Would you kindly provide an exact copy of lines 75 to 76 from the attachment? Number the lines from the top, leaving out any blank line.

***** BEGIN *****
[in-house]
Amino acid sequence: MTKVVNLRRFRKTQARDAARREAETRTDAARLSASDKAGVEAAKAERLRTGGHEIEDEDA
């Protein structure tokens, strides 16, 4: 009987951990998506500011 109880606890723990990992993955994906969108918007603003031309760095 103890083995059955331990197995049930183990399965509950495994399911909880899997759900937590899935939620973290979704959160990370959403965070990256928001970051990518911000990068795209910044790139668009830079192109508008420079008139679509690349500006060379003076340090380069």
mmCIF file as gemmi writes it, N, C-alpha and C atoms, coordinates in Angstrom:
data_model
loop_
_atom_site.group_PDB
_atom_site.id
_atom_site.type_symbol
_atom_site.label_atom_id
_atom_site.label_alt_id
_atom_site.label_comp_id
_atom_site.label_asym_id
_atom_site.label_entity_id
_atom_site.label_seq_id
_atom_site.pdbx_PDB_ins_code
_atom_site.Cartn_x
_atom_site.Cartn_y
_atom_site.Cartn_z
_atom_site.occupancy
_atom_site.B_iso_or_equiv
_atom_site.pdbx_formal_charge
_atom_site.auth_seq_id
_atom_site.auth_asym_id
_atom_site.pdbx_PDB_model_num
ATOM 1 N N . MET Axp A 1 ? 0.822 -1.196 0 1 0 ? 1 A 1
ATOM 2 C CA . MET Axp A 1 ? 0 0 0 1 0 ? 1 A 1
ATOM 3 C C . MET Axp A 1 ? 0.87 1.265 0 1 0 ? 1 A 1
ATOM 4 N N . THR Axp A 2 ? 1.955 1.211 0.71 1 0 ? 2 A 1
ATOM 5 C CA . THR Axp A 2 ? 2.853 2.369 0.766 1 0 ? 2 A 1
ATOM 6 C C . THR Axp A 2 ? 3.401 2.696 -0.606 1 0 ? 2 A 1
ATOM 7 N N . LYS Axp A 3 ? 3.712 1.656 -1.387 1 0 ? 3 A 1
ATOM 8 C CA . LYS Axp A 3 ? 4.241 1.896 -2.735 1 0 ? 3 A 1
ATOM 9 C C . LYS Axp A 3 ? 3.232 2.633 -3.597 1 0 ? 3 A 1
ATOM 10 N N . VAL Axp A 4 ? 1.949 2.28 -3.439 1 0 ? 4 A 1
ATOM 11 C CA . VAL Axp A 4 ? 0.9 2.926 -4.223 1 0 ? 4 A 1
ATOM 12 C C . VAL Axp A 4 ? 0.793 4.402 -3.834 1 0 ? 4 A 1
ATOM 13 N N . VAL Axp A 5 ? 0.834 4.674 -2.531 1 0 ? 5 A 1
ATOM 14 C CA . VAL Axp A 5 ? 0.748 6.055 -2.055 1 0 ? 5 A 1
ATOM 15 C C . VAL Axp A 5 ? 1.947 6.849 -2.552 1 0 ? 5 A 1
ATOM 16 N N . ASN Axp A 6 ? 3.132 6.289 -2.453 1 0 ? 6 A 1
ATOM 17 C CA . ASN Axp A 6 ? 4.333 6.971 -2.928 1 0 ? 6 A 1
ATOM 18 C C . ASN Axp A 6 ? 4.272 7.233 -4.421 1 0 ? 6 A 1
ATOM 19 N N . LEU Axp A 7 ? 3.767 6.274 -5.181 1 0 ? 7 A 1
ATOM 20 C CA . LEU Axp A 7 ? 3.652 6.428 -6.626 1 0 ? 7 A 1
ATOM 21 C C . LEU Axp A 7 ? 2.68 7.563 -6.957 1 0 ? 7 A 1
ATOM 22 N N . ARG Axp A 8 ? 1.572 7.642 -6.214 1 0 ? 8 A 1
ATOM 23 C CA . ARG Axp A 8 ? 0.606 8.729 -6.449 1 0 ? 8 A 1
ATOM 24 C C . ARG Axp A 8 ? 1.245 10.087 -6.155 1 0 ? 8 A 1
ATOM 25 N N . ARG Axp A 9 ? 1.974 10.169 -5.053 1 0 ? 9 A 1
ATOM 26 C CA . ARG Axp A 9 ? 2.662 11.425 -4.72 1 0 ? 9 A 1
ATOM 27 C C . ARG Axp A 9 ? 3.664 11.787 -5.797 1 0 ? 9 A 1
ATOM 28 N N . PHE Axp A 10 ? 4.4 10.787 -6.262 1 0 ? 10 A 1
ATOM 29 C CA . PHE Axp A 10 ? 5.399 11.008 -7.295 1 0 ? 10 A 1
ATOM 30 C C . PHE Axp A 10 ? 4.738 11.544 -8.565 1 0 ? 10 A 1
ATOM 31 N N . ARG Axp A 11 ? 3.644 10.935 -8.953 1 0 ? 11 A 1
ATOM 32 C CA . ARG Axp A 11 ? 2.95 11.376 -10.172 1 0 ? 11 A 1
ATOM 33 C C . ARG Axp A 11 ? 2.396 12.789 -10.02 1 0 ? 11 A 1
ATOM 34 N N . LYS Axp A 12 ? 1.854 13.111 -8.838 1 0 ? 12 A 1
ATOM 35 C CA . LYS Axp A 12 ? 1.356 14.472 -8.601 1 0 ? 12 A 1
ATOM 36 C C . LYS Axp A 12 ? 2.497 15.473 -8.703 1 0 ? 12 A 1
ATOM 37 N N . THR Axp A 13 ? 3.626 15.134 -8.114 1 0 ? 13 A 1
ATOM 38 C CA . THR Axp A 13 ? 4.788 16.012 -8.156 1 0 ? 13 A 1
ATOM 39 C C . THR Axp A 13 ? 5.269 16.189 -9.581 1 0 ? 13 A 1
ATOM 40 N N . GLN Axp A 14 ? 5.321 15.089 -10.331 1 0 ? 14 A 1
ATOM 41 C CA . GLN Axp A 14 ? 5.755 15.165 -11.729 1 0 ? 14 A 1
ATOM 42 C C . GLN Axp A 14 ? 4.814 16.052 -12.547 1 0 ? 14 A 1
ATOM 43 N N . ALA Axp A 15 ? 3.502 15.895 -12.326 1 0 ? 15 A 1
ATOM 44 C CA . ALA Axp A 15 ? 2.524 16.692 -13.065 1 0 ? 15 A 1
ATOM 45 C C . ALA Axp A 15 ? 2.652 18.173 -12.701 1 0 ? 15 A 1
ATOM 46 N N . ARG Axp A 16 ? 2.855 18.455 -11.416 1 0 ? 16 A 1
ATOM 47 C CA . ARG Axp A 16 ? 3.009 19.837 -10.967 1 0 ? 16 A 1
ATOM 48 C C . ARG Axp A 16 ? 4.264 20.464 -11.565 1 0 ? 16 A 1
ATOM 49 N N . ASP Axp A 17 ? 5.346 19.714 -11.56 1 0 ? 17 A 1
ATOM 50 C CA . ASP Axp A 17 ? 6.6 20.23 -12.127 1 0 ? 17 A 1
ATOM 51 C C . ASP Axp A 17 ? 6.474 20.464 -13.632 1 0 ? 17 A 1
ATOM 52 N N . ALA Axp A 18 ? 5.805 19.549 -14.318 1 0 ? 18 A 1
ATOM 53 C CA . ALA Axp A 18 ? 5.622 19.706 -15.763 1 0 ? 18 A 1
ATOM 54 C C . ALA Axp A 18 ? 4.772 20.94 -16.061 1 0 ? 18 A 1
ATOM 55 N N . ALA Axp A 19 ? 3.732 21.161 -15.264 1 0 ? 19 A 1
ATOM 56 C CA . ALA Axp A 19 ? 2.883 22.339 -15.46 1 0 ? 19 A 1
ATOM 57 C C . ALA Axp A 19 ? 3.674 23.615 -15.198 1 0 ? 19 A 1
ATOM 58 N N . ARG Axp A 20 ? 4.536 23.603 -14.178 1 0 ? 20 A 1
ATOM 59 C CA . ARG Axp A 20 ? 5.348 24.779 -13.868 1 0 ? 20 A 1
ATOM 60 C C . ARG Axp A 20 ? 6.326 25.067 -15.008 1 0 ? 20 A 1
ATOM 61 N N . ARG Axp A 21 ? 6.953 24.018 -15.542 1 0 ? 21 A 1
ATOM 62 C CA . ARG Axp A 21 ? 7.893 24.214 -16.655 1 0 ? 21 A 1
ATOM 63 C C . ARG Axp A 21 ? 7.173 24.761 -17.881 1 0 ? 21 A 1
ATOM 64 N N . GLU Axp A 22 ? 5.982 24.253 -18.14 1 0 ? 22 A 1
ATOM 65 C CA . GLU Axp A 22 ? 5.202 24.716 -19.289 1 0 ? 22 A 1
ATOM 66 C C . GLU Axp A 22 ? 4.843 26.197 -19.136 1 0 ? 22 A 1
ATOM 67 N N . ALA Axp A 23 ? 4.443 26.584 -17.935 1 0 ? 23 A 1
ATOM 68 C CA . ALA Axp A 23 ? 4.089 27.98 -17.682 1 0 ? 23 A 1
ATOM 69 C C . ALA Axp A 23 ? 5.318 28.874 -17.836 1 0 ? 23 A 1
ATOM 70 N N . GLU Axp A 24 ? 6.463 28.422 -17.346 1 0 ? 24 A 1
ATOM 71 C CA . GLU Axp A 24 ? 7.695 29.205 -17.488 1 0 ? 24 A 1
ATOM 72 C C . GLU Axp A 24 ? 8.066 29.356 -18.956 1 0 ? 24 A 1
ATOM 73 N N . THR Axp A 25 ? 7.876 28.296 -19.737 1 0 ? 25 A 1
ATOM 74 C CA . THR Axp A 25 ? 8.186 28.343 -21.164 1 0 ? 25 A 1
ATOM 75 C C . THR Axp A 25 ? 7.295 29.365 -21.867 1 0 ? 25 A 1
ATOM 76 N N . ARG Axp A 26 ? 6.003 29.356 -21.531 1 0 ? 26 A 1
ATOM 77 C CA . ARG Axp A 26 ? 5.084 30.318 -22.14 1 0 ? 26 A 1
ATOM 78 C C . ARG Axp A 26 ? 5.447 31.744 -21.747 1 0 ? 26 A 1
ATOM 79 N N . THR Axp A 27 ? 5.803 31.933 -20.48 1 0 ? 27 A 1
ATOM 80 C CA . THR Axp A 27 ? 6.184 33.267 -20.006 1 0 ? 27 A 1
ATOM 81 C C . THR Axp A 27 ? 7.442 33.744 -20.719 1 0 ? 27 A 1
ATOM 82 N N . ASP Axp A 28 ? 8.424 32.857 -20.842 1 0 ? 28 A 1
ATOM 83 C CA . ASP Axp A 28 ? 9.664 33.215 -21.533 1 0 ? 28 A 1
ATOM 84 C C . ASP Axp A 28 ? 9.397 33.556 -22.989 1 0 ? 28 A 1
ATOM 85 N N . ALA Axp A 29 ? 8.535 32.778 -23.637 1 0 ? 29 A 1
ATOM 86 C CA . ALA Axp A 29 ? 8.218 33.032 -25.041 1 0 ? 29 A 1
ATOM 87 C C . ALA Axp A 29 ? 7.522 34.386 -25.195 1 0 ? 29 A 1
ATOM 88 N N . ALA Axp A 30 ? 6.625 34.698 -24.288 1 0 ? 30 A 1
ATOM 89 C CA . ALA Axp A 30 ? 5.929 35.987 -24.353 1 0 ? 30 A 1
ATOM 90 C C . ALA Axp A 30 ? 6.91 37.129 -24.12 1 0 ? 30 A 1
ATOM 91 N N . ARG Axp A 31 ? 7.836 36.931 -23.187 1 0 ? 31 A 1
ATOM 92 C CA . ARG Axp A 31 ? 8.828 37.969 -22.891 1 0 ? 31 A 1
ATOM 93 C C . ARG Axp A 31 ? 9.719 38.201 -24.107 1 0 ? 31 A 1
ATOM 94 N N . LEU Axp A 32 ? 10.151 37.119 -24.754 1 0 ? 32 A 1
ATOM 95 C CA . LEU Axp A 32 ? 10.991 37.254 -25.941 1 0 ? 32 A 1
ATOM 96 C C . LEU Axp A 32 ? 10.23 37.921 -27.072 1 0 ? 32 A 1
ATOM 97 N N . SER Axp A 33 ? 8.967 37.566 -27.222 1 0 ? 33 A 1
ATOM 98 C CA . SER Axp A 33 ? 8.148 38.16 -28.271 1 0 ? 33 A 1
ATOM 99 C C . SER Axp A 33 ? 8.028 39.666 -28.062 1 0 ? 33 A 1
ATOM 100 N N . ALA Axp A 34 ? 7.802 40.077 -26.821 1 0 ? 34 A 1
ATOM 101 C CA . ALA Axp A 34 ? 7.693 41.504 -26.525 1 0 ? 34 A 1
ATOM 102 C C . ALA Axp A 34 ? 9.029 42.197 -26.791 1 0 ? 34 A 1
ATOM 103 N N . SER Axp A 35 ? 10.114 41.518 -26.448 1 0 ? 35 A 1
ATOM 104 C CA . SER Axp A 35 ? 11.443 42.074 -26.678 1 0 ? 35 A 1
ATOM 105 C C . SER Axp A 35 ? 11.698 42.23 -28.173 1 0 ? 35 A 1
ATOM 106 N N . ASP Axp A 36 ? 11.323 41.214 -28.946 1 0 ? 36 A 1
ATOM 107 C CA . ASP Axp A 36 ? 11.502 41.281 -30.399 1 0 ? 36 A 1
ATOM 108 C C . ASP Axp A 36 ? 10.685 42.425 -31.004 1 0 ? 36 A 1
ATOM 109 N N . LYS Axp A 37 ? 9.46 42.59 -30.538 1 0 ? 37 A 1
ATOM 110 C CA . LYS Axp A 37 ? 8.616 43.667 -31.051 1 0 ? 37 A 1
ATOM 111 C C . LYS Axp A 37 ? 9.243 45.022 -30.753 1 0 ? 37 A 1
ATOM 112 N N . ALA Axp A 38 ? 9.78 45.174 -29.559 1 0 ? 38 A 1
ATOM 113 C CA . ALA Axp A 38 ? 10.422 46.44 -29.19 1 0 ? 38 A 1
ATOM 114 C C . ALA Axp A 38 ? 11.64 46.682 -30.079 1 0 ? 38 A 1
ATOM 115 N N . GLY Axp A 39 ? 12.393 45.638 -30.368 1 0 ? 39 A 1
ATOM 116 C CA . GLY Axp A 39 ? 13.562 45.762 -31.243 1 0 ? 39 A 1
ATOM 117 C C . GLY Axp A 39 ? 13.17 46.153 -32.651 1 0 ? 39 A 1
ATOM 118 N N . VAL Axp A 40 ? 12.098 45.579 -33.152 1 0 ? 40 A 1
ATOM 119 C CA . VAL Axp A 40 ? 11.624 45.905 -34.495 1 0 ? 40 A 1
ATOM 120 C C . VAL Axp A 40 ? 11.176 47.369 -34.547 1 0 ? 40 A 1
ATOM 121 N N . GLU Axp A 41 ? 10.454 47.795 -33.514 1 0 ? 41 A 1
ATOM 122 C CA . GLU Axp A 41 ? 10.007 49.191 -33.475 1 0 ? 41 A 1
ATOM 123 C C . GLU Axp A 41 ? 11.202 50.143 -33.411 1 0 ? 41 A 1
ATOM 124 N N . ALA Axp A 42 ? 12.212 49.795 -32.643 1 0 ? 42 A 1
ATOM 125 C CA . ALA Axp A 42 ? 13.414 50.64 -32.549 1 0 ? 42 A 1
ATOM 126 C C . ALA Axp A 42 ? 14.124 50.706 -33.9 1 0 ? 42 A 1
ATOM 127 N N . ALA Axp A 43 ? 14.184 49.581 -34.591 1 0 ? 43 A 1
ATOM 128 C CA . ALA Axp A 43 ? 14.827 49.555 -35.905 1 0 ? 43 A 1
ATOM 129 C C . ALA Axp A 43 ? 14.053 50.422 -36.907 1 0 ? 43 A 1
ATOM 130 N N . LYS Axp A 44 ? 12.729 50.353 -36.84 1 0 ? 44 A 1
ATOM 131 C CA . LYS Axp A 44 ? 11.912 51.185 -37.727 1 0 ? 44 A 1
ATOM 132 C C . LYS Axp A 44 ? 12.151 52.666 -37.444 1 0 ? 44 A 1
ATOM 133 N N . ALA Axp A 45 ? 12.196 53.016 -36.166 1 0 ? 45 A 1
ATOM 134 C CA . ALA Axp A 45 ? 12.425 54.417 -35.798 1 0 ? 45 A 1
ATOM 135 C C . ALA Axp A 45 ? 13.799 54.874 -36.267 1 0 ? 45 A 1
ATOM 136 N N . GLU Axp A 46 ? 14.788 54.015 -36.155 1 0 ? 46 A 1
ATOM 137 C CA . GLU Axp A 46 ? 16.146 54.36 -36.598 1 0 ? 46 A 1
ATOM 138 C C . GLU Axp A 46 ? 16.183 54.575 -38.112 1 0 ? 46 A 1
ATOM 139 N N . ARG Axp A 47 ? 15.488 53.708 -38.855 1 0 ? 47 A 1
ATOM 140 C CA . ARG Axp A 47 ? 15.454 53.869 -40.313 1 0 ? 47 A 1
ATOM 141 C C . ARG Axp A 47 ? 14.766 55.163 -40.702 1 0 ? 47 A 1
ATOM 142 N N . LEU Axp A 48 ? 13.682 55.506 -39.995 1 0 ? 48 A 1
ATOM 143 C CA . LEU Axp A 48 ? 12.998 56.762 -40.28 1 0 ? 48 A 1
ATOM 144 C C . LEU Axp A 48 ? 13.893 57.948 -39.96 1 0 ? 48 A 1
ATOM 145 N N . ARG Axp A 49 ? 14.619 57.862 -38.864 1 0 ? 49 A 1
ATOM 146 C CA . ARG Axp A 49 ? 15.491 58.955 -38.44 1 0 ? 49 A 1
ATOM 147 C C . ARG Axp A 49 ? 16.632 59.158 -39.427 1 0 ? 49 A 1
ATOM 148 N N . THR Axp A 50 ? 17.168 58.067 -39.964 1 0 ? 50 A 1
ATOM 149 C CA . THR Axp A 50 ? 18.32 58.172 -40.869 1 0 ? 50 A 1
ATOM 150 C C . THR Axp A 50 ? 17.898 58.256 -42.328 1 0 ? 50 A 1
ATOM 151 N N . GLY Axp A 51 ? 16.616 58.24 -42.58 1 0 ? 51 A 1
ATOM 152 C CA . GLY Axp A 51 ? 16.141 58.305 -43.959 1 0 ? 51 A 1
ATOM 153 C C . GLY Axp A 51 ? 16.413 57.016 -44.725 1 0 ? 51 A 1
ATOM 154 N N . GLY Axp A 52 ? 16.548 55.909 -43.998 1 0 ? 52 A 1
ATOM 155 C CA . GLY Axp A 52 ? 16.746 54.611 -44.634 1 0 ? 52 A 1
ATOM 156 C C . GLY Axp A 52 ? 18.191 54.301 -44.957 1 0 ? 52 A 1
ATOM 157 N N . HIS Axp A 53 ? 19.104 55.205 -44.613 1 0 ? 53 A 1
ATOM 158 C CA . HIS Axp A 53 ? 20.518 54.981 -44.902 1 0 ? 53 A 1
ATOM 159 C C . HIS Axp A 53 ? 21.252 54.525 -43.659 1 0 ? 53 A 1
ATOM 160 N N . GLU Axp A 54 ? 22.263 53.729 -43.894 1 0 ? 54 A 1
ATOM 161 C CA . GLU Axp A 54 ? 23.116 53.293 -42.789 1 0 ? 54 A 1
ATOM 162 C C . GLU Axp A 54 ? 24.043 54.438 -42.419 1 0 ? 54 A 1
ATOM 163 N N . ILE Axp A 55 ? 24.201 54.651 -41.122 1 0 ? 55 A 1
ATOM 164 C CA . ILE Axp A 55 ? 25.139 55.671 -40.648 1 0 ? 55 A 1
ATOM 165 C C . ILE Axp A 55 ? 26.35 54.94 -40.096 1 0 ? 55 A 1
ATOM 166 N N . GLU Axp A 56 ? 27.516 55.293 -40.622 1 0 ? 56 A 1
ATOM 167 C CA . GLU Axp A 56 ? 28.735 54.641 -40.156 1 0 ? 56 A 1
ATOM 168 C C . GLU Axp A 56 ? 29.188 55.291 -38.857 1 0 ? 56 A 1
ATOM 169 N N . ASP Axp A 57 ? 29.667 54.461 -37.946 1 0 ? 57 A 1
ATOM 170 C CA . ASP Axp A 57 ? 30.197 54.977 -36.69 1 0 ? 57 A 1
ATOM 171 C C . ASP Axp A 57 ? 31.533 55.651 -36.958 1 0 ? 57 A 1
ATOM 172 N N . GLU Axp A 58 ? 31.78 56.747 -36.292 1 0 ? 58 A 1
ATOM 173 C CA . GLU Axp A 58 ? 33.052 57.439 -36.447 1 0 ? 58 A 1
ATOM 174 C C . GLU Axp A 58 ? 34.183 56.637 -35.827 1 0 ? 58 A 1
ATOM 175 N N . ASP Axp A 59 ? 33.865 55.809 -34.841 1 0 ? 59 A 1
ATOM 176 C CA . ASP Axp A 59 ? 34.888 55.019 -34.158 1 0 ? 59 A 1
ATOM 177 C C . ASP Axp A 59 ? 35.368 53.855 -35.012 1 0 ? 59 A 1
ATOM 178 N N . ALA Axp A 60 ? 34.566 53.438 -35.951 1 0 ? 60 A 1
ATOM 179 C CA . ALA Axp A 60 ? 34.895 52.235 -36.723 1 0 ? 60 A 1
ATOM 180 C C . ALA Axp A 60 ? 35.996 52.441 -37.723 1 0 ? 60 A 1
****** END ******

ATOM 50 C CA . ASP Axp A 17 ? 6.6 20.23 -12.127 1 0 ? 17 A 1
ATOM 51 C C . ASP Axp A 17 ? 6.474 20.464 -13.632 1 0 ? 17 A 1